I first got to know Scott several years ago, when he was a student in two consecutive high school creative writing courses I taught. During Scott’s Advanced Creative Writing class, he composed the reflection that opened this chapter. Even at that point, it was evident that Scott was a gifted writer. He won a number of poetry contests, and his work was consistently admired among peers in my classes. Scott and I stayed in touch after he graduated, and he continued to share his poetry with me via email when I moved out of state. When Scott was 23 years old, I invited him to participate in this study for several primary reasons: I knew him to be someone who thought purposefully about his writing, and I knew that he actively sought out multiple opportunities and contexts to develop his craft (e.g., classes, writing groups, workshops). I also was fascinated by the many ways Scott used writing in his life.
Because Scott communicated so significantly through written language, studying his writing and how he described himself as a writer involved recognizing the varied types and purposes of Scott’s written texts. When involved in an in-person interaction, for example, Scott used a handheld computer to type his responses (so, when he participated in an in-person writing group, other people typically commented orally while Scott typed his feedback on his handheld computer). Scott’s written comments during an in-person conversation were necessarily brief and more similar to text messages than lengthy composed replies. By contrast, Scott typically emailed me more formally composed messages, which were still conversational in tone but usually conformed to standard writing conventions. Finally, Scott’s poetry represented formal, composed writing, in which he deliberately crafted his language, organization, form, sound, effect, and meaning. Thus, Scott’s writing encompassed a wide variety of genres, contexts, and purposes that exceed limitations he may have experienced with spoken speech.
For the purposes of this chapter, however, I focus on the ways Scott described himself as a creative writer, highlighting his formally composed writing, usually his poetry. At the beginning of the study, I visited with Scott and his mother in their home, explaining my interest in learning more about Scott’s writing practices. During that meeting, they shared with me a file of Scott’s poetry. After that initial meeting, Scott and I corresponded via email, which worked particularly well because it placed us both in a situation where we were typing our responses. Through those email exchanges, I asked Scott many questions about his writing life and how he thought about himself as a writer. Finally, for the six months of this study, Scott shared the poetry he composed as part of an online poetry workshop he was taking, as well as his commentary on his composing processes.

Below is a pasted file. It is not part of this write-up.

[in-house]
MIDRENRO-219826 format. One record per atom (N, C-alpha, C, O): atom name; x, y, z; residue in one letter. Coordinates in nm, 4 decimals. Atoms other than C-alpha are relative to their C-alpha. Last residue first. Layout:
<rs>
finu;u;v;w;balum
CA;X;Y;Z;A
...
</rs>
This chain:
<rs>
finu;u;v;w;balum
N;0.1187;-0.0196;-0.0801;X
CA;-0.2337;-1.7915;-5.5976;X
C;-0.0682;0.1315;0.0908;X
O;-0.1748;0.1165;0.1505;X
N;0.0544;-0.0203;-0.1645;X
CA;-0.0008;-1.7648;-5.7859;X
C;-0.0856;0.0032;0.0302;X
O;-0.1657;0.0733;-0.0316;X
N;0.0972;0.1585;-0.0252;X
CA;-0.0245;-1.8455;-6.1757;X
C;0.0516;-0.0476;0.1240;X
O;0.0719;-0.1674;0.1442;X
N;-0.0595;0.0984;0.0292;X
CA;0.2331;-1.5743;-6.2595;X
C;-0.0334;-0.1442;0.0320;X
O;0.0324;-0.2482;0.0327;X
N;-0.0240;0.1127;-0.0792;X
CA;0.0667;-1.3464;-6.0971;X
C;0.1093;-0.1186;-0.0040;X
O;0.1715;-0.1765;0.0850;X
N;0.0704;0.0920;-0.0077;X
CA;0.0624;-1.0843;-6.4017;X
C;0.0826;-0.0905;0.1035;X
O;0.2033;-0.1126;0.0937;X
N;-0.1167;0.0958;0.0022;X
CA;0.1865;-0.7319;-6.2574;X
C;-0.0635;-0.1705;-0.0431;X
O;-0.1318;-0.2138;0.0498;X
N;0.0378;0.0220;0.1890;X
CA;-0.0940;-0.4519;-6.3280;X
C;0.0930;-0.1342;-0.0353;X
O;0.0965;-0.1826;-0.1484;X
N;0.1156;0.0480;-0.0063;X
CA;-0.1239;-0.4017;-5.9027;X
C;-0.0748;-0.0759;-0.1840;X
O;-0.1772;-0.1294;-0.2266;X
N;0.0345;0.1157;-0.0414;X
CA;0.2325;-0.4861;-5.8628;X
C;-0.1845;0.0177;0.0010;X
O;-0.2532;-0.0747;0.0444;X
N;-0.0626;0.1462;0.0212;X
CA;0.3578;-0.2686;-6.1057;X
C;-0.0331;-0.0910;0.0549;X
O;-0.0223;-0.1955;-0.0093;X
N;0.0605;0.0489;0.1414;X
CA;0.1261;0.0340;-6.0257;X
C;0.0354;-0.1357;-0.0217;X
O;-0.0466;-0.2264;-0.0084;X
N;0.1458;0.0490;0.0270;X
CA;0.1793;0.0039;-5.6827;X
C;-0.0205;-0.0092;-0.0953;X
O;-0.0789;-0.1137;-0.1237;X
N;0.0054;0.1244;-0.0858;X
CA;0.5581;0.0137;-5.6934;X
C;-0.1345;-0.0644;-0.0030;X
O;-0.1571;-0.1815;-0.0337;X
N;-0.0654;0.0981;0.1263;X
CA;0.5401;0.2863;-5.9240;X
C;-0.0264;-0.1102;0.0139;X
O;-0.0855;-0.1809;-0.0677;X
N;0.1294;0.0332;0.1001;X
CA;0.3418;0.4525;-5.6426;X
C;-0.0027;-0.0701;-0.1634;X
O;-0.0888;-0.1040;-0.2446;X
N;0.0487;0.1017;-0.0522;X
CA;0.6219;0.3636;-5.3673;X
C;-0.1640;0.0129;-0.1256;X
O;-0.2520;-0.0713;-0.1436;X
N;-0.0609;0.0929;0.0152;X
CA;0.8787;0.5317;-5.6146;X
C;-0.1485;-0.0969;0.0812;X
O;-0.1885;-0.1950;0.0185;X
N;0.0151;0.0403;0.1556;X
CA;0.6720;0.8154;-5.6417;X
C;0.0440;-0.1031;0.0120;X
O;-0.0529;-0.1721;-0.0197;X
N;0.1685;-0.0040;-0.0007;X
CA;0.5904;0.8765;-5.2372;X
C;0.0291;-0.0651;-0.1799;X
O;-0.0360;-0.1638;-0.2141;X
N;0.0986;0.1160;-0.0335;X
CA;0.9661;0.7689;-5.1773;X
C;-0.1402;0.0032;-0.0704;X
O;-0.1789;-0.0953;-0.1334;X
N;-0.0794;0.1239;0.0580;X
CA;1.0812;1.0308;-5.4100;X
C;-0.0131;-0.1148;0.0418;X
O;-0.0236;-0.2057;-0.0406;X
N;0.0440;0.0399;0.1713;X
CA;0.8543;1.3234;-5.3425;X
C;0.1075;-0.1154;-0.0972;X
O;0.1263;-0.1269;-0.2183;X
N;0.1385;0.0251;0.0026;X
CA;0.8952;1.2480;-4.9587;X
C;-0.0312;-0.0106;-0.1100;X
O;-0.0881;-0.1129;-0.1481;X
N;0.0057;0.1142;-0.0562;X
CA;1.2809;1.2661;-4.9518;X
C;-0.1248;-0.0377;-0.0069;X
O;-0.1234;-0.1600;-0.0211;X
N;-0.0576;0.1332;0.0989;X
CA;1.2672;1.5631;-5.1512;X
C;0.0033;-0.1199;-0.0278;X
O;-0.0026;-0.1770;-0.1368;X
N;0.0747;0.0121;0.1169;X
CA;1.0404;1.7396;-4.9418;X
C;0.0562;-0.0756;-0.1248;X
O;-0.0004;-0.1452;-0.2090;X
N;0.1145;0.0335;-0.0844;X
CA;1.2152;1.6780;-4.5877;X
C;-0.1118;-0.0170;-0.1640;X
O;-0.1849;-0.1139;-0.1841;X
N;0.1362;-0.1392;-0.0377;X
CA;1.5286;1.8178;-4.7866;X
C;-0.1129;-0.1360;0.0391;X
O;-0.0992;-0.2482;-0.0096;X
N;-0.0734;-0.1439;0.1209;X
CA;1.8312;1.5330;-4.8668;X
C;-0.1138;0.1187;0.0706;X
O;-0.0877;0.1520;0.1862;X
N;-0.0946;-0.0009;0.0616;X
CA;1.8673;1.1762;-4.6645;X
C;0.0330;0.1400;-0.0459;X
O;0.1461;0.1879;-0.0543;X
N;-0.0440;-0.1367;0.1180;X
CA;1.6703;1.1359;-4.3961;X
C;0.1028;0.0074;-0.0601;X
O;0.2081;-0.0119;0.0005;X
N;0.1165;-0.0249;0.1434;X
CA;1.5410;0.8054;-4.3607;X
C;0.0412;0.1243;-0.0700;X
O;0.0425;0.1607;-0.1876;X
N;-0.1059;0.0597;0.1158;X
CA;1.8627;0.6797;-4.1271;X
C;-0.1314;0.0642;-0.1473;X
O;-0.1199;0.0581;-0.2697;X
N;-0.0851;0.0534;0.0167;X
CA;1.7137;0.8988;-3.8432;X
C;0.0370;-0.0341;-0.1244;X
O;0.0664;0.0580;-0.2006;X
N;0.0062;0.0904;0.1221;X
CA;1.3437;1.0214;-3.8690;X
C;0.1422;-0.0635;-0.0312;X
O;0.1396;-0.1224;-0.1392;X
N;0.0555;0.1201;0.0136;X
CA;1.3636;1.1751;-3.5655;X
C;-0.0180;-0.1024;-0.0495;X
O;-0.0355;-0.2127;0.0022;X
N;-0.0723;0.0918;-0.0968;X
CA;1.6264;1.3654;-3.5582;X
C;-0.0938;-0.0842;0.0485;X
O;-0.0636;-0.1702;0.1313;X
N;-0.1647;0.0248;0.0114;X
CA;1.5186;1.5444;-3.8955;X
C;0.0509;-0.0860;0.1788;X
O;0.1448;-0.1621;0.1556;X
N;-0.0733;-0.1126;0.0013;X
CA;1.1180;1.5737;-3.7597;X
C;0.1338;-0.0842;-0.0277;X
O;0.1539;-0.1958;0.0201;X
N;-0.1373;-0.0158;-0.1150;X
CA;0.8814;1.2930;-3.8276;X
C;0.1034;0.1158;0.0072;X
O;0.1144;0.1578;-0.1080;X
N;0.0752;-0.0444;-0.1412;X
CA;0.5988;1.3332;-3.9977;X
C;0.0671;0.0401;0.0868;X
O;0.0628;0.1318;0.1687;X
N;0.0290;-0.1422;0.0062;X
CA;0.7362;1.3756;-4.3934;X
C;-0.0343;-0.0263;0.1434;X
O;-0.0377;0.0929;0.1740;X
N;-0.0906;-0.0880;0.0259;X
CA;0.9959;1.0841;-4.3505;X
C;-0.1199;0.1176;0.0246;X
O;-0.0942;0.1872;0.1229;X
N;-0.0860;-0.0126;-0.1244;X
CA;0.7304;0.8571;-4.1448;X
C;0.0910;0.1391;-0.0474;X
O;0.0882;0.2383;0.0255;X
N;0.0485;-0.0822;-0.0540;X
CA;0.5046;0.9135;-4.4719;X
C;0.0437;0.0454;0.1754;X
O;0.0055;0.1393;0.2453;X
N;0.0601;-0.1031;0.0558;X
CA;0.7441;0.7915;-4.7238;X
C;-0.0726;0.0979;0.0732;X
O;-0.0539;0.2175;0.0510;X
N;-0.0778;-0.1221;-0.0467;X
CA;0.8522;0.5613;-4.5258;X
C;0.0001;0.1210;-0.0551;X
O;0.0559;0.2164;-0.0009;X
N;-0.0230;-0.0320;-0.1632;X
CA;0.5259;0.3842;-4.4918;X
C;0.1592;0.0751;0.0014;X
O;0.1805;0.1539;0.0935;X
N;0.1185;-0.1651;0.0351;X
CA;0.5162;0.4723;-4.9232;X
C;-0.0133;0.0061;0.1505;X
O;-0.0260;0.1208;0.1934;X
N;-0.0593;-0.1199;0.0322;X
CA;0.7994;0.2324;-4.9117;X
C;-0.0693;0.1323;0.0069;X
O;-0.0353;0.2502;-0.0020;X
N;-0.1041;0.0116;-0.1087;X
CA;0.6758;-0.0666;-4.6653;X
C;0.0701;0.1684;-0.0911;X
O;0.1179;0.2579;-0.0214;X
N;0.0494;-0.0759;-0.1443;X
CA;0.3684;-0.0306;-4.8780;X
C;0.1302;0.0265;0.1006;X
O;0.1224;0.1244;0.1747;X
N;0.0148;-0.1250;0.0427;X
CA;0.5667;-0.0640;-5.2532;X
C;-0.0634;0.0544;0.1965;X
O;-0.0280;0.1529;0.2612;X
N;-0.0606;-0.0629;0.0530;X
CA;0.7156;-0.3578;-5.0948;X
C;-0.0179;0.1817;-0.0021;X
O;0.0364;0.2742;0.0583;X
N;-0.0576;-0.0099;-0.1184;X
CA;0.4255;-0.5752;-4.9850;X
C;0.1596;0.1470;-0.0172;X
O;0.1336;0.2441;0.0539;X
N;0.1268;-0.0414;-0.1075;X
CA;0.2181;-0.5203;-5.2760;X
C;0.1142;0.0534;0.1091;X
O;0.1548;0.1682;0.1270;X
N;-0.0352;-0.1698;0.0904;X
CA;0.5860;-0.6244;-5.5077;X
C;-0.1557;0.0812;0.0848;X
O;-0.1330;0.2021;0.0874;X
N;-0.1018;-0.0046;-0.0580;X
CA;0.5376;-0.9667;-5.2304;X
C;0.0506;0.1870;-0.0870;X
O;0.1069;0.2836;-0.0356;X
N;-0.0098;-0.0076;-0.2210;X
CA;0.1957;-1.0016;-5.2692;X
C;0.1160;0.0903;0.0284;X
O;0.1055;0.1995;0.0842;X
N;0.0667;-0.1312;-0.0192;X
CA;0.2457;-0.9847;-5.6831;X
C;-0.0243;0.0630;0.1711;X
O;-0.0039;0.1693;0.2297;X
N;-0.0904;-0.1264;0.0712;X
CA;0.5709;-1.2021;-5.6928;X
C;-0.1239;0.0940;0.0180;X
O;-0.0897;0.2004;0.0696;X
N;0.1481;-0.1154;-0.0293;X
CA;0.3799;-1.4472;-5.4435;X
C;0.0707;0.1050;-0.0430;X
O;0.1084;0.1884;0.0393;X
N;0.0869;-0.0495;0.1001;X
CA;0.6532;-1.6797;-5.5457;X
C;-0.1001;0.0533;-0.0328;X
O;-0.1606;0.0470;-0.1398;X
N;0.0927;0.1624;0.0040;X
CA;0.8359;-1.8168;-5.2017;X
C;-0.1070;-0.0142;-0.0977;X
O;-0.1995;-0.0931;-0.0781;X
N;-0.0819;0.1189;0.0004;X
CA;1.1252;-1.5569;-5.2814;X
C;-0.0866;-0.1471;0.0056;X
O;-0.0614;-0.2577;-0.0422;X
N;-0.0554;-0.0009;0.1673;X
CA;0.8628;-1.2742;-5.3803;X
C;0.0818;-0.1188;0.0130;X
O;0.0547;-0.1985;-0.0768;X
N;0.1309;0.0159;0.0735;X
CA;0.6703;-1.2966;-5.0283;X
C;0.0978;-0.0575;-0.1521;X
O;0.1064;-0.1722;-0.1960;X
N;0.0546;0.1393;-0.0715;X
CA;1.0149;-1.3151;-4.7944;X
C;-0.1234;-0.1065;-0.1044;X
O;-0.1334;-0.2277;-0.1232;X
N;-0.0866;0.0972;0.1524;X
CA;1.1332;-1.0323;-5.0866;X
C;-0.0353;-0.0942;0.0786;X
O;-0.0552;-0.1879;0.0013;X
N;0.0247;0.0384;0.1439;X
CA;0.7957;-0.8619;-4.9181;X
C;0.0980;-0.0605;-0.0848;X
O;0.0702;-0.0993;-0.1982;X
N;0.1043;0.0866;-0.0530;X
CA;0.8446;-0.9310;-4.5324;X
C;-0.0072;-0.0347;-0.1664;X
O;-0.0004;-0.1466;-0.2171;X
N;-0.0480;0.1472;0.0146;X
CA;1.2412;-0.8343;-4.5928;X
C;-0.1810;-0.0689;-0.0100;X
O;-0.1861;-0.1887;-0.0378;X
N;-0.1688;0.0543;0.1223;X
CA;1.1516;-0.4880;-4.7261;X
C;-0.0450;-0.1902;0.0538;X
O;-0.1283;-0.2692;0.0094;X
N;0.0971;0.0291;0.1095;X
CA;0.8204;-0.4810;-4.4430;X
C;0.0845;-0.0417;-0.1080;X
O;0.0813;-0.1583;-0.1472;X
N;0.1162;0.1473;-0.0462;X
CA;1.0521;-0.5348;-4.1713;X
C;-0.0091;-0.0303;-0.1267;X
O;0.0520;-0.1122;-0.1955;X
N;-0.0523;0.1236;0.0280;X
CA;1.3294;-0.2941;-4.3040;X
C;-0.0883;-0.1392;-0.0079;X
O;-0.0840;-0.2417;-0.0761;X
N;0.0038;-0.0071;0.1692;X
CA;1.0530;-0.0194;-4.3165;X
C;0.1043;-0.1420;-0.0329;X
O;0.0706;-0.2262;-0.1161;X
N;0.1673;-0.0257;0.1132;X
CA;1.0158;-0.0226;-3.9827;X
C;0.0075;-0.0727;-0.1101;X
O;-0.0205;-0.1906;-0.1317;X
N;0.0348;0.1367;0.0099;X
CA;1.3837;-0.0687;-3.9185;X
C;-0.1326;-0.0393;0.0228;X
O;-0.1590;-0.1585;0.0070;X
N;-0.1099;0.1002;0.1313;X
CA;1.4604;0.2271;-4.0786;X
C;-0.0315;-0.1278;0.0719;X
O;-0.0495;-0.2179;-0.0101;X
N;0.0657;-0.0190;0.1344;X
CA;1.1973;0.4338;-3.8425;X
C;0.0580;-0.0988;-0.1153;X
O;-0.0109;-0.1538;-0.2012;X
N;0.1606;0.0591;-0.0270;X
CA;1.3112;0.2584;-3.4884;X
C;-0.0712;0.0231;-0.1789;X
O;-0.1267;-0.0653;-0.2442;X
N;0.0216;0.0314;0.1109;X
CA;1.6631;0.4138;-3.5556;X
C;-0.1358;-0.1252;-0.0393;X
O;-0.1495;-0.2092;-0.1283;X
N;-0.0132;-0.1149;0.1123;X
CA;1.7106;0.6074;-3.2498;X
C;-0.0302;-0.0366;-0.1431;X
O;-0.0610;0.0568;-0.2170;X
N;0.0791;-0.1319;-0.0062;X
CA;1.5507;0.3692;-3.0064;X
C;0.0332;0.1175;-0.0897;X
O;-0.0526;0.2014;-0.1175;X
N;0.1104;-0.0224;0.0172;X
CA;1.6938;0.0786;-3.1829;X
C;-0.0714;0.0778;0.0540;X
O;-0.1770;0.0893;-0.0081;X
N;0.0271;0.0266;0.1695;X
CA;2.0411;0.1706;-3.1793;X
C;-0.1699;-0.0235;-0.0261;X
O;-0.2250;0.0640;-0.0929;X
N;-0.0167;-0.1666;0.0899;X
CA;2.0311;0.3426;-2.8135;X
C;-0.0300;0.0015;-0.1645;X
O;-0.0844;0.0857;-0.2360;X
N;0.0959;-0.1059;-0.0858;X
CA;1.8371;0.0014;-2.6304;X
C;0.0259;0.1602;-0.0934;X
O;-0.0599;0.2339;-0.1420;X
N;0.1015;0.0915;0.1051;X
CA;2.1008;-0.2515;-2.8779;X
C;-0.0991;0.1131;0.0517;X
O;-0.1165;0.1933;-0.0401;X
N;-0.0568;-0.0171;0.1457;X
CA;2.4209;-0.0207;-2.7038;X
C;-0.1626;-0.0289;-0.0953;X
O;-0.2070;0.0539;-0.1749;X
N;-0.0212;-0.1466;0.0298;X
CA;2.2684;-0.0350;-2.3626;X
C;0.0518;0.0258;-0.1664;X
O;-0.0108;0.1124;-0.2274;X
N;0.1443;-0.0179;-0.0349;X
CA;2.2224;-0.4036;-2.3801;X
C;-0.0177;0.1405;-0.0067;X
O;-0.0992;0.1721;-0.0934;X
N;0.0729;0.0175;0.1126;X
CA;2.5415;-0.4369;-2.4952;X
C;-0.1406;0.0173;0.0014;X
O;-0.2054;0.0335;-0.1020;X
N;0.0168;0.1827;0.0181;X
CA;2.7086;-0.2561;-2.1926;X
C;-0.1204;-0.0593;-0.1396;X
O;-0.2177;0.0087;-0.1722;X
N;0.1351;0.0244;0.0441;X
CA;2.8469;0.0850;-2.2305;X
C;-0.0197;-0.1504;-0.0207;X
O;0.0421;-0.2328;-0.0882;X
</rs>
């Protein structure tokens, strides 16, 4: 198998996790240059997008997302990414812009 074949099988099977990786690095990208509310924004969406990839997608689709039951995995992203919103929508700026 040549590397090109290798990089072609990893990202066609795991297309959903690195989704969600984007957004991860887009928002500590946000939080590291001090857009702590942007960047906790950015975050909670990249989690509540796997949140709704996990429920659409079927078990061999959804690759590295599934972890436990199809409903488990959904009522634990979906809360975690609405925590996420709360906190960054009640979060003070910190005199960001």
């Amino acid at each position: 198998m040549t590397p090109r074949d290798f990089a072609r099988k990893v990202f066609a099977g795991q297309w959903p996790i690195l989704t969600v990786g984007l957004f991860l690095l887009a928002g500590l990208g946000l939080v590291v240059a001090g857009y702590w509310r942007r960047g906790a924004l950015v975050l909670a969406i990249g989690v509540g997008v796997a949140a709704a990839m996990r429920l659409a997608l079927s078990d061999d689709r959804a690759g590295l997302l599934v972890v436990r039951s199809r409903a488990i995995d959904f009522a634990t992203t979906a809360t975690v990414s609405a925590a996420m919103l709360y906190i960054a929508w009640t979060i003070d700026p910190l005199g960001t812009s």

As I read through Scott’s poetry and our various email interactions, I considered each piece of Scott’s writing as a “turn” in an ongoing dialogue, recognizing that there were always many overlapping conversations occurring (Bakhtin, 1981). Each written utterance, whether a poem or an email message, both responded to prior and predicted future utterances, like turns in a conversation. For example, when Scott wrote a poem in response to an online assignment, I considered the assignment itself as a conversational turn, to which Scott responded through his poetry. His online instructor then responded to Scott’s draft, and Scott then took another conversational turn via his revisions and email comments. All of those turns occurred within the context of an ongoing, broader dialogue between Scott and his instructor. In this way, the varied written texts I collected served as connected, overlapping turns in a conversation that unfolded over time.